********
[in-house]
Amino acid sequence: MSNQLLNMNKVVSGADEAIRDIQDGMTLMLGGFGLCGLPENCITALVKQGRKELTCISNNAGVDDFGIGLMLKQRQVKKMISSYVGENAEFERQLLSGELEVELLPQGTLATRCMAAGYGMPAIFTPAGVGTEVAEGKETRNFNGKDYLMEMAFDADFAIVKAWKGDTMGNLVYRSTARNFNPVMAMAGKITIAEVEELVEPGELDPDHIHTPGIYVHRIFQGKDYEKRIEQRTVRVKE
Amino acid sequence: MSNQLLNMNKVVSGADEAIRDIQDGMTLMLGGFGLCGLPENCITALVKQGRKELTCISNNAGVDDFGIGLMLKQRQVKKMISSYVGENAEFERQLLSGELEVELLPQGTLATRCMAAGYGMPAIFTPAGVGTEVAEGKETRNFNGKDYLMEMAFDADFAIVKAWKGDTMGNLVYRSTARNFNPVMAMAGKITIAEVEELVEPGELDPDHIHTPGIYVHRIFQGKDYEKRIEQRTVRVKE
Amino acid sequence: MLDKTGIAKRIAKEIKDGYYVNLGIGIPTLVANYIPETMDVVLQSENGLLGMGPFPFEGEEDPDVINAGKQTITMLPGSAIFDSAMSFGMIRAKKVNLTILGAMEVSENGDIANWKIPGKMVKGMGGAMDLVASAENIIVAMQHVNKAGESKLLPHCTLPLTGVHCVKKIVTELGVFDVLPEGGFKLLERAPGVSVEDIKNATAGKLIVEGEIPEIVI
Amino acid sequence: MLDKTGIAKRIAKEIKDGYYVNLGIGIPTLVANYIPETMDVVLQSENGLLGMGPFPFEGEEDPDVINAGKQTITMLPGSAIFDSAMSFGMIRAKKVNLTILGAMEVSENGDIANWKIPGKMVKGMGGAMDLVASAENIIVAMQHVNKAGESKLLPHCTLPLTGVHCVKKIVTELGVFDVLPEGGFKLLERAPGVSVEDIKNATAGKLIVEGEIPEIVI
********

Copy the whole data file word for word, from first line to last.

[in-house]
Amino acid sequence: MSNQLLNMNKVVSGADEAIRDIQDGMTLMLGGFGLCGLPENCITALVKQGRKELTCISNNAGVDDFGIGLMLKQRQVKKMISSYVGENAEFERQLLSGELEVELLPQGTLATRCMAAGYGMPAIFTPAGVGTEVAEGKETRNFNGKDYLMEMAFDADFAIVKAWKGDTMGNLVYRSTARNFNPVMAMAGKITIAEVEELVEPGELDPDHIHTPGIYVHRIFQGKDYEKRIEQRTVRVKE
Amino acid sequence: MSNQLLNMNKVVSGADEAIRDIQDGMTLMLGGFGLCGLPENCITALVKQGRKELTCISNNAGVDDFGIGLMLKQRQVKKMISSYVGENAEFERQLLSGELEVELLPQGTLATRCMAAGYGMPAIFTPAGVGTEVAEGKETRNFNGKDYLMEMAFDADFAIVKAWKGDTMGNLVYRSTARNFNPVMAMAGKITIAEVEELVEPGELDPDHIHTPGIYVHRIFQGKDYEKRIEQRTVRVKE
Amino acid sequence: MLDKTGIAKRIAKEIKDGYYVNLGIGIPTLVANYIPETMDVVLQSENGLLGMGPFPFEGEEDPDVINAGKQTITMLPGSAIFDSAMSFGMIRAKKVNLTILGAMEVSENGDIANWKIPGKMVKGMGGAMDLVASAENIIVAMQHVNKAGESKLLPHCTLPLTGVHCVKKIVTELGVFDVLPEGGFKLLERAPGVSVEDIKNATAGKLIVEGEIPEIVI
Amino acid sequence: MLDKTGIAKRIAKEIKDGYYVNLGIGIPTLVANYIPETMDVVLQSENGLLGMGPFPFEGEEDPDVINAGKQTITMLPGSAIFDSAMSFGMIRAKKVNLTILGAMEVSENGDIANWKIPGKMVKGMGGAMDLVASAENIIVAMQHVNKAGESKLLPHCTLPLTGVHCVKKIVTELGVFDVLPEGGFKLLERAPGVSVEDIKNATAGKLIVEGEIPEIVI